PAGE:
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Chocolate and pre-eclampsia

Yale Medicine Magazine, 2008 - Autumn


Eating chocolate may lower the risk of pre-eclampsia, a dangerous condition in pregnancy characterized by increased blood pressure and proteinuria, according to a Yale study published in the journal Epidemiology in May. But the study is not a free pass for chocoholics. Eating too many sweets can cause health problems, said Elizabeth W. Triche, Ph.D., of the Yale Center for Perinatal, Pediatric and Environmental Epidemiology, who led the study.

Triche’s team wanted to find out whether chocolate—especially dark chocolate with antioxidants that confer cardiovascular benefits—would protect pregnant women against pre-eclampsia. The study found that women who had more than five servings a week had a lower risk of pre-eclampsia; those who had high levels of theobromine, a byproduct of chocolate consumption, were nearly 70 percent less likely to develop pre-eclampsia than women who had low levels.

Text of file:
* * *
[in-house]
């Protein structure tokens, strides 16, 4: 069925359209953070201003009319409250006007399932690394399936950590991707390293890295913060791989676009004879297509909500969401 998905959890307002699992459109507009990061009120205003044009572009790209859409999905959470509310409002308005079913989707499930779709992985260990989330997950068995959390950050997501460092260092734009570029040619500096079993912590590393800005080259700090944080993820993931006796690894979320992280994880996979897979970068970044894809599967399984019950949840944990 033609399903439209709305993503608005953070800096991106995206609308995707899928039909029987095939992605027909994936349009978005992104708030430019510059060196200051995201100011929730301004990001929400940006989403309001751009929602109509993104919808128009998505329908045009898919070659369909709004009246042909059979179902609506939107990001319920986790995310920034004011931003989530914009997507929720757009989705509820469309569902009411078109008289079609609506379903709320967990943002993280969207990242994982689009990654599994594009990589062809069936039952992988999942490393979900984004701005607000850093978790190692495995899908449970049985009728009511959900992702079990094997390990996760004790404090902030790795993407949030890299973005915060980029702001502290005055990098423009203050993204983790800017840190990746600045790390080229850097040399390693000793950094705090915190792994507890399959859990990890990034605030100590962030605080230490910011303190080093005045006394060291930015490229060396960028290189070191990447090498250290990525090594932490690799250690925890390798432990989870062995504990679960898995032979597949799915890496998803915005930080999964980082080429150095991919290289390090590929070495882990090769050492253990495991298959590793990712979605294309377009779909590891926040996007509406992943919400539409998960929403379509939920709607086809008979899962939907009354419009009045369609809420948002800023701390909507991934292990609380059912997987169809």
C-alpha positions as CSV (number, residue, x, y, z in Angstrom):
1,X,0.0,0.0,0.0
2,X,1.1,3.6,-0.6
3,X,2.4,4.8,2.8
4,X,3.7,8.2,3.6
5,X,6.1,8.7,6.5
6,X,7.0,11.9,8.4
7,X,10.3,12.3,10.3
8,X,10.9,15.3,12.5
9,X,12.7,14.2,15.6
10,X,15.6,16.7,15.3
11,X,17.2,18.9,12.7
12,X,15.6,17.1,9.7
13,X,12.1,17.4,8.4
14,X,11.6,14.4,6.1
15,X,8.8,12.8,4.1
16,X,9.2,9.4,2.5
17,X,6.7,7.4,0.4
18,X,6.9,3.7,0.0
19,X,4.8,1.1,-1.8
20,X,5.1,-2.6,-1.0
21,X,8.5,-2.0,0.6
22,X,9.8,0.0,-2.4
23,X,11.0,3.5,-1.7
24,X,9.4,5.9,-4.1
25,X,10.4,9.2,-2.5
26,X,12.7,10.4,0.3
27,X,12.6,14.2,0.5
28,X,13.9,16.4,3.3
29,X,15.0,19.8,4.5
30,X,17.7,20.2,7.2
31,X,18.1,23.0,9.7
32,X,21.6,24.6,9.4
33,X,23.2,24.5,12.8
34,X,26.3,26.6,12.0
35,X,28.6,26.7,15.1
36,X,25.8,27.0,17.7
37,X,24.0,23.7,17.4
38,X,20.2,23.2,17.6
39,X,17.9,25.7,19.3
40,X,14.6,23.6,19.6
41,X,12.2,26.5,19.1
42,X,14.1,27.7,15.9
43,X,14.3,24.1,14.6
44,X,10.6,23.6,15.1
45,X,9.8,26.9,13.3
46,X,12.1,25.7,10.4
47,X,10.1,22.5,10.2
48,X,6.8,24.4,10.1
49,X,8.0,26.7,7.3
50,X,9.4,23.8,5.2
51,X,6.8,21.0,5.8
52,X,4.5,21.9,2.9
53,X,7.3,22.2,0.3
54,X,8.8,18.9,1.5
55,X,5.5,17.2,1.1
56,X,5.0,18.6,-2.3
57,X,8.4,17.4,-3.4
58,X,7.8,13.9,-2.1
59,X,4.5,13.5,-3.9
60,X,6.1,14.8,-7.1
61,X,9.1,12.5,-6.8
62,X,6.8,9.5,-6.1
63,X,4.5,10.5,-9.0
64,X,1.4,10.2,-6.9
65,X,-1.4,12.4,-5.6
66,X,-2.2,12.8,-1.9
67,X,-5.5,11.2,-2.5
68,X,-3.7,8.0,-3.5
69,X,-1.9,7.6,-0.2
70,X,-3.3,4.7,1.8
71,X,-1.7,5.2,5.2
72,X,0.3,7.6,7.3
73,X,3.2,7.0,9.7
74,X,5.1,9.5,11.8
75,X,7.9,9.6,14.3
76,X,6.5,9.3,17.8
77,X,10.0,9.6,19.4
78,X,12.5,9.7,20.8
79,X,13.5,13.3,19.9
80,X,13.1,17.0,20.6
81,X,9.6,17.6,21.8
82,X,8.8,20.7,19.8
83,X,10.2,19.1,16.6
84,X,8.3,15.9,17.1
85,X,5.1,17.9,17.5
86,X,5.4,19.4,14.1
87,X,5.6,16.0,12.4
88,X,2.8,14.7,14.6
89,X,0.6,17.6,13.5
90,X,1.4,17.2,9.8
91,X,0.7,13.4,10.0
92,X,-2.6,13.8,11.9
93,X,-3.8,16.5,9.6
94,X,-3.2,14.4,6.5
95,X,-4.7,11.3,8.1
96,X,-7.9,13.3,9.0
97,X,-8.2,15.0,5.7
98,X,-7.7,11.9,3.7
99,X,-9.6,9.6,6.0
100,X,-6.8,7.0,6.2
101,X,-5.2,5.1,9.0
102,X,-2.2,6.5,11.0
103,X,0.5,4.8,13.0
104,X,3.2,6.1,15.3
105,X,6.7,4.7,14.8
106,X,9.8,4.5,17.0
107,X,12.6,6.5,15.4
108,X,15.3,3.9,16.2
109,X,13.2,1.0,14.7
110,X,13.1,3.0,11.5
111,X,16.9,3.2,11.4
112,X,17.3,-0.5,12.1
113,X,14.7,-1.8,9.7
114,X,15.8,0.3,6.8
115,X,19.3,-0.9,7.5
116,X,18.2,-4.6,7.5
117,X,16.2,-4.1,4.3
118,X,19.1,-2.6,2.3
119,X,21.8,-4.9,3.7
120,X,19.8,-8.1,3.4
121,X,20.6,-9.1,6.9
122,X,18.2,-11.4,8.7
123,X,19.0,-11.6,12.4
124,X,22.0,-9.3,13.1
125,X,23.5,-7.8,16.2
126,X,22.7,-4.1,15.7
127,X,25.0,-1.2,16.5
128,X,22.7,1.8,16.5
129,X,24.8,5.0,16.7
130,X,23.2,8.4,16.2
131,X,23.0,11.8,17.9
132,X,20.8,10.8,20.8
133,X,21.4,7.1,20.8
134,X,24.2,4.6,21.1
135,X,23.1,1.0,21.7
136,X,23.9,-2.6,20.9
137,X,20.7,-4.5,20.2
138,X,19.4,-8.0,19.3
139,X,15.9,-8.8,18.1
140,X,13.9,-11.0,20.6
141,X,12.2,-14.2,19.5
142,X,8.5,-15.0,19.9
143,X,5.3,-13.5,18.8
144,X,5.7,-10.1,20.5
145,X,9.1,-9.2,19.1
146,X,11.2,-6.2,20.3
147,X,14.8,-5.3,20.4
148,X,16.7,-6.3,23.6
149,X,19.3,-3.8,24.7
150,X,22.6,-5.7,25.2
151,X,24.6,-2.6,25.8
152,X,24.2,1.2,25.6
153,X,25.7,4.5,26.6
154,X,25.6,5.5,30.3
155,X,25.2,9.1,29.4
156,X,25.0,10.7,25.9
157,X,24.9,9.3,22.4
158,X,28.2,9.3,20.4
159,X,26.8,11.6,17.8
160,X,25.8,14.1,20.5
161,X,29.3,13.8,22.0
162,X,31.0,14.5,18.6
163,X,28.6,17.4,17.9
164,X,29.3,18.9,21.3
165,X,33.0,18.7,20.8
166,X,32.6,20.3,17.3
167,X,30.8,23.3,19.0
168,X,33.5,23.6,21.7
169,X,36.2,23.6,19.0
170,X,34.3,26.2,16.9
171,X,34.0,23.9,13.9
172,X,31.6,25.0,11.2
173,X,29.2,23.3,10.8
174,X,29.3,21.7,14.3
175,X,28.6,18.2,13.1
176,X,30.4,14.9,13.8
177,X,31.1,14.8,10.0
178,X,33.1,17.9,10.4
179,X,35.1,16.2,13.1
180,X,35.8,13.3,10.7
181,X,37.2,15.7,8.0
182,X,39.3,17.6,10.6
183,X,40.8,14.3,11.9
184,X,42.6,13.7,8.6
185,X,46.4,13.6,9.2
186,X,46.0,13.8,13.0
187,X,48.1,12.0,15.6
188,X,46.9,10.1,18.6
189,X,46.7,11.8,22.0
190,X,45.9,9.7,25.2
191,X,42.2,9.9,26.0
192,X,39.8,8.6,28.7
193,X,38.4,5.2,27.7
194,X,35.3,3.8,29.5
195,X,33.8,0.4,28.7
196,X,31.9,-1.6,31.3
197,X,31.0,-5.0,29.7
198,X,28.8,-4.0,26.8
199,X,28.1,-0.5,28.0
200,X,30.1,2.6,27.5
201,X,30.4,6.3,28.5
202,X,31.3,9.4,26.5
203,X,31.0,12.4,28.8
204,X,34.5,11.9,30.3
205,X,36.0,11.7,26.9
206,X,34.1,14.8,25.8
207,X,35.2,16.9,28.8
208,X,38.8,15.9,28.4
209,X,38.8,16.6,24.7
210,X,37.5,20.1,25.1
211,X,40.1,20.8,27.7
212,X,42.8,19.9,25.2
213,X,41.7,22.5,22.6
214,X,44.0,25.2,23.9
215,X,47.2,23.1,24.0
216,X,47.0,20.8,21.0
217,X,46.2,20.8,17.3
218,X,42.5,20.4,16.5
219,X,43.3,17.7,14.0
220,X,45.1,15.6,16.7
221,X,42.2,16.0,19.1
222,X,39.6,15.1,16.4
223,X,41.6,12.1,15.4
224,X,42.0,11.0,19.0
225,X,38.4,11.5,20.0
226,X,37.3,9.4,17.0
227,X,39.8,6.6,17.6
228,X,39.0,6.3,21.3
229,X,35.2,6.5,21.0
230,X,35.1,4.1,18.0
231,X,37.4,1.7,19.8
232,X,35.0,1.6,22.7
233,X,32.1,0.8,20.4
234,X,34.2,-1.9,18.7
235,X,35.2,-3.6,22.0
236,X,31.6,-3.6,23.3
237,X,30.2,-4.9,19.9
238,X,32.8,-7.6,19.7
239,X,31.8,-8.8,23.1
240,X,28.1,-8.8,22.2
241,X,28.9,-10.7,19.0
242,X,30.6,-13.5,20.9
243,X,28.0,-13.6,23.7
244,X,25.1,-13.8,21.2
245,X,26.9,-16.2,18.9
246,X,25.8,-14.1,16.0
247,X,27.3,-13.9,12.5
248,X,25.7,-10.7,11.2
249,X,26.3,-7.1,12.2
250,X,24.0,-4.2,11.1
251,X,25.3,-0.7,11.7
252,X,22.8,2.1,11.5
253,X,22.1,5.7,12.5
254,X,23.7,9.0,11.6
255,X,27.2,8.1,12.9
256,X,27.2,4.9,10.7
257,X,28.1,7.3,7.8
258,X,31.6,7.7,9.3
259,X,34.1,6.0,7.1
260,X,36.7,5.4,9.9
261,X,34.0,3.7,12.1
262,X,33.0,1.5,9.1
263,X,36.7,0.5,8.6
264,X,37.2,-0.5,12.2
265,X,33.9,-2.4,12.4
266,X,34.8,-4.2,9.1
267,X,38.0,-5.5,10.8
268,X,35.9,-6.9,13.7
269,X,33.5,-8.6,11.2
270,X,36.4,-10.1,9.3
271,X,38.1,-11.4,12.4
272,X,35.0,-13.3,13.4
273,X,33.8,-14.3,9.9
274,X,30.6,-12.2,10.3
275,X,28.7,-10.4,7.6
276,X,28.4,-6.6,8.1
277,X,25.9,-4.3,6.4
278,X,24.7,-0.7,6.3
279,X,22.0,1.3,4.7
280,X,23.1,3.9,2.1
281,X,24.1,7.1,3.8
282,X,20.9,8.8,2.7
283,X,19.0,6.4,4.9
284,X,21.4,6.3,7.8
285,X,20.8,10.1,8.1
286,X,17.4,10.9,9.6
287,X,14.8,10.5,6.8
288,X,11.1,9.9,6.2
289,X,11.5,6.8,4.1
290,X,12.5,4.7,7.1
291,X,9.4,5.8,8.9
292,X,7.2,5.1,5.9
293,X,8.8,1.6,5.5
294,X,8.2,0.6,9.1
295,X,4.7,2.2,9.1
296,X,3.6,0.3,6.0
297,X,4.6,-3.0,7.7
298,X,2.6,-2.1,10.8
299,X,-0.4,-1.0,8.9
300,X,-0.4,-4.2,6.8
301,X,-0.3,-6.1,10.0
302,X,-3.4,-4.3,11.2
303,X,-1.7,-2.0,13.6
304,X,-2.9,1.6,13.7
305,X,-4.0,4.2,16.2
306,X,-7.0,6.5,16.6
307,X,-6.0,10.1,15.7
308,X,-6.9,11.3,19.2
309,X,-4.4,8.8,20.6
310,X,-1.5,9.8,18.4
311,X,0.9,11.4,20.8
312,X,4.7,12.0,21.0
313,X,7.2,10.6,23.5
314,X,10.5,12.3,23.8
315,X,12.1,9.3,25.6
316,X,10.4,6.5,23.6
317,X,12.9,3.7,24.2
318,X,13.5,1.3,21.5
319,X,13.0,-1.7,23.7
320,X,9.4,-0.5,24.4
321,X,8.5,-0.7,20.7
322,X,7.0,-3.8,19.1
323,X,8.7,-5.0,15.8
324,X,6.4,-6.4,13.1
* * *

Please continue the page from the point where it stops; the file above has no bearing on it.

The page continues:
“This looks promising, but we need to do more research into how much and what type of chocolate is the most beneficial,” Triche said.

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